Students were unable to participate in online events like tutorials, lectures or events. Where slides were used, there were no captions or sign language interpreters.

This led to feelings of exclusion and isolation. One respondent told me:

People who hear have everything they need; we depend on the interpreters, we are not catered to, and it is lonely.

The students told me that the university developed, planned and implemented interventions for them without consulting them. They wanted to be involved in solving their own challenges.

The staff members I interviewed didn’t know how to assist students who were deaf or hard of hearing. They usually referred these students to the university’s disability unit, which has sign language interpreters on staff. But while interpreters can help with basic language issues, most find it difficult to interpret academic terms from lectures.

The staff tried to communicate through notes on paper. Deaf students found this stressful.

What can be done to improve students’ experiences?

Though my research focused on one university, the problems I’ve identified are hardly unique.


Read more: South Africa's universities can do more to make disabled students feel included


It’s clear that the country’s policy framework on disability for post-school education and training, introduced in 2018, is not being taken seriously or enforced by institutions and that the department of higher education and training isn’t monitoring how it’s being applied (or not).

There are ways to improve the situation.

First, universities should review their language policies, especially now that Sign Language has been made the country’s 12th official language.


Read more: Sign language is now official in South Africa - how this will help education in Deaf schools


It could, for instance, become official policy at the institution that staff must learn South African Sign Language, or that universities must employ far more interpreters than they currently do.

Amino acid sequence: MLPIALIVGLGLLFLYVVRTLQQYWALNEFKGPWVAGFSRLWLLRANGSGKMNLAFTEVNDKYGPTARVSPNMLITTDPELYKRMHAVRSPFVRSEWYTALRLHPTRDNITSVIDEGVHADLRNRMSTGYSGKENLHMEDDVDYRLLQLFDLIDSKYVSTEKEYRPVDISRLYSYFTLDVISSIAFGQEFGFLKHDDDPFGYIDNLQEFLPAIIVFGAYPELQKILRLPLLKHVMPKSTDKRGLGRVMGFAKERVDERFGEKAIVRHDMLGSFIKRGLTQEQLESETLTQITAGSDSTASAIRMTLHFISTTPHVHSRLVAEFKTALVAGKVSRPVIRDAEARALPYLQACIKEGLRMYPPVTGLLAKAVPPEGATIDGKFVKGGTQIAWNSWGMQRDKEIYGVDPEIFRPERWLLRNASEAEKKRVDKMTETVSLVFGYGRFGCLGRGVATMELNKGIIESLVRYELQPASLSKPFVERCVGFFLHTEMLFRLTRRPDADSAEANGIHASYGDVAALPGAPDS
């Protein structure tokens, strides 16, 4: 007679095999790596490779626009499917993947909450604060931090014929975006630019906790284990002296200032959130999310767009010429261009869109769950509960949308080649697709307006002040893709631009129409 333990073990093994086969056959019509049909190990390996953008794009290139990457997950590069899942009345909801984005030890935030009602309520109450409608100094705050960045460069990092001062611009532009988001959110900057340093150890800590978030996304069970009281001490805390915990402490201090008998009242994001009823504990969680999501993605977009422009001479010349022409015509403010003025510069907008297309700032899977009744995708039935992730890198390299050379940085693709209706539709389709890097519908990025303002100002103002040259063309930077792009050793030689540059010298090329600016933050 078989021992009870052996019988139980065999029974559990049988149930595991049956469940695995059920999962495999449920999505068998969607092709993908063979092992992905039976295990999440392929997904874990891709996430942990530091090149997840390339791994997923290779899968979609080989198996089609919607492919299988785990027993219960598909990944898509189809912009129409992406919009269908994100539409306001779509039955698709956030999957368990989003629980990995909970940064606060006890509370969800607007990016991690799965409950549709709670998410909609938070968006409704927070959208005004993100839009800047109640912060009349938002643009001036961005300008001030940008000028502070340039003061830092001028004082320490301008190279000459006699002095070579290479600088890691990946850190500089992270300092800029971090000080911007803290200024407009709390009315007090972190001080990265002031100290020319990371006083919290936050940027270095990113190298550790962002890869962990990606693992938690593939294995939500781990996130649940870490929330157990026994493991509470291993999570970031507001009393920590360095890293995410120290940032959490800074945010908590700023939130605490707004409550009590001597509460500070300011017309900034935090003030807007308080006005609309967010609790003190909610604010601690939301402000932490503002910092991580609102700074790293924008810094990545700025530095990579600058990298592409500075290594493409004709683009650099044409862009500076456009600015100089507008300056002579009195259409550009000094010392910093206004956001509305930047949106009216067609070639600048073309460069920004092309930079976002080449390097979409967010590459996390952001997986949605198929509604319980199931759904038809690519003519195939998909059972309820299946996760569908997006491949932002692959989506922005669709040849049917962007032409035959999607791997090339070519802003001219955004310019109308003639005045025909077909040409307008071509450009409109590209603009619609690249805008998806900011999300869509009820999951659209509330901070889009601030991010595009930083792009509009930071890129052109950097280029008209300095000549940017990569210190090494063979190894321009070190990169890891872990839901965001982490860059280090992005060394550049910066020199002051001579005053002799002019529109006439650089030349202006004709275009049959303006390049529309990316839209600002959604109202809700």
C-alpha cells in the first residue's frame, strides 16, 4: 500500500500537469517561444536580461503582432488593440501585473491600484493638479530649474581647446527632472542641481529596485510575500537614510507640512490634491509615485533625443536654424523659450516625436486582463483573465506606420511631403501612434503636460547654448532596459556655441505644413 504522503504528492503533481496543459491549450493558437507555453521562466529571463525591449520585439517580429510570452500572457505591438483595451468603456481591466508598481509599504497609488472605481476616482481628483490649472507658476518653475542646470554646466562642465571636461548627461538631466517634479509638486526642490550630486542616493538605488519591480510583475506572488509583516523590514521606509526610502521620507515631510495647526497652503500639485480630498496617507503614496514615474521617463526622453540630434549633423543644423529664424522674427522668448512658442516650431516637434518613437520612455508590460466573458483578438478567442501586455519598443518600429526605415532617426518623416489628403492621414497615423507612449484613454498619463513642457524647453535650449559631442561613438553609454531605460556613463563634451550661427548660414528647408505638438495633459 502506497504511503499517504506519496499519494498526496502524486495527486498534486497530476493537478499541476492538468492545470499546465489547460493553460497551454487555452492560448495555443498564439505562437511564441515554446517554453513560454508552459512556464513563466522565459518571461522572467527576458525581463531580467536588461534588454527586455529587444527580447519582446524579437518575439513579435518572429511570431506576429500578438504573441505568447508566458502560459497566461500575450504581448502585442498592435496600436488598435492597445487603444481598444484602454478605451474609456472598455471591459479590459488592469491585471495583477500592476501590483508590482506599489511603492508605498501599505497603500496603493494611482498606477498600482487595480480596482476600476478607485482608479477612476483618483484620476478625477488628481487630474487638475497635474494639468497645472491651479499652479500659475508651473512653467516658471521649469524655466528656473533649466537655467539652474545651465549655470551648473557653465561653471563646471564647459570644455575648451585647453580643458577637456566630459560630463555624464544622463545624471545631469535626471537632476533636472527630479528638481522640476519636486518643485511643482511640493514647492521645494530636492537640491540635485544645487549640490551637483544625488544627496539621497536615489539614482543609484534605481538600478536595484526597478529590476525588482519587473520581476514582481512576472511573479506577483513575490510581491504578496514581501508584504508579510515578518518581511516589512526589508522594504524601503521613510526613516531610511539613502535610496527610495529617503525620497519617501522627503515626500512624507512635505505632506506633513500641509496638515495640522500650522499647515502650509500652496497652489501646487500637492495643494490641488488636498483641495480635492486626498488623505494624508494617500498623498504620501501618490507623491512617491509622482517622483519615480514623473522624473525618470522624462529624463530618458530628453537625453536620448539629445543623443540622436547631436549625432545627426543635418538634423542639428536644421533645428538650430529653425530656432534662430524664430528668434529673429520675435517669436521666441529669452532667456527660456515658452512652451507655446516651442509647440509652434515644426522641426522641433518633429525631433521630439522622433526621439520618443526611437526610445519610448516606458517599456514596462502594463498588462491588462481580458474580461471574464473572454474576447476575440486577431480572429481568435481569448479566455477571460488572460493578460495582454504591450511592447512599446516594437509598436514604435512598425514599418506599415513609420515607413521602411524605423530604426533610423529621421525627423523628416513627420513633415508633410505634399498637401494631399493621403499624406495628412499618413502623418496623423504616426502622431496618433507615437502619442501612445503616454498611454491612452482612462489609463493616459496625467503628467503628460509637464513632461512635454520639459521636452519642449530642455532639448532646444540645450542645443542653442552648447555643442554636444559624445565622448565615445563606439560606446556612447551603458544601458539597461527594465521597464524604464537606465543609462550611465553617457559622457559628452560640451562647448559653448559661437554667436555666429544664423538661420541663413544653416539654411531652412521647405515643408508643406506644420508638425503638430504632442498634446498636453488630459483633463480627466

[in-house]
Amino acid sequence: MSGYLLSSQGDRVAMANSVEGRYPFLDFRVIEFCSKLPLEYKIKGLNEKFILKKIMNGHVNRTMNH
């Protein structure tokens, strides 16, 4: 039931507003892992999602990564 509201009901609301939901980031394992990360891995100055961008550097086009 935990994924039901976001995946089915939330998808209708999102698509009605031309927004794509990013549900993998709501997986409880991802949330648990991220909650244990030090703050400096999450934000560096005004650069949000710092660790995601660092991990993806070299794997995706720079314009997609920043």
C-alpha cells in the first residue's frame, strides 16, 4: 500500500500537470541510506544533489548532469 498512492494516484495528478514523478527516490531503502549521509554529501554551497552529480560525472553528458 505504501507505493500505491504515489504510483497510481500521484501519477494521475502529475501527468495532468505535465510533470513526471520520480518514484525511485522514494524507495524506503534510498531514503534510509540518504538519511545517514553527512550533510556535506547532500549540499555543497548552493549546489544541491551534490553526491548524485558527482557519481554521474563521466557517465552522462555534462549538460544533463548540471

Communication channels should be made accessible, too. Universities should provide sign language interpreters, real-time captioning, and other assistive technologies to give deaf and hard-of-hearing students access to lectures, seminars and other academic activities. Visual or audio learning material should include captions, transcripts and other alternative formats.

There needs to be specialised academic support: tutoring services, study skills workshops, and academic advising tailored to the specific needs of deaf and hard-of-hearing students. This will help them navigate the challenges of higher education and achieve their academic goals. The curriculum should be developed with the students and not for them. This would allow alternative tests, assignments and exams without compromising university standards.

Also, universities should actively engage with the broader Deaf community, collaborating with Deaf organisations such as the Deaf Federation of South Africa to promote cultural events and activities that celebrate Deaf culture and foster a sense of belonging for students.

Lastly, it is essential for universities to provide internship opportunities and job placement to help deaf and hard-of-hearing students make the transition to the workforce. In that way, they will see the value of completing their qualifications.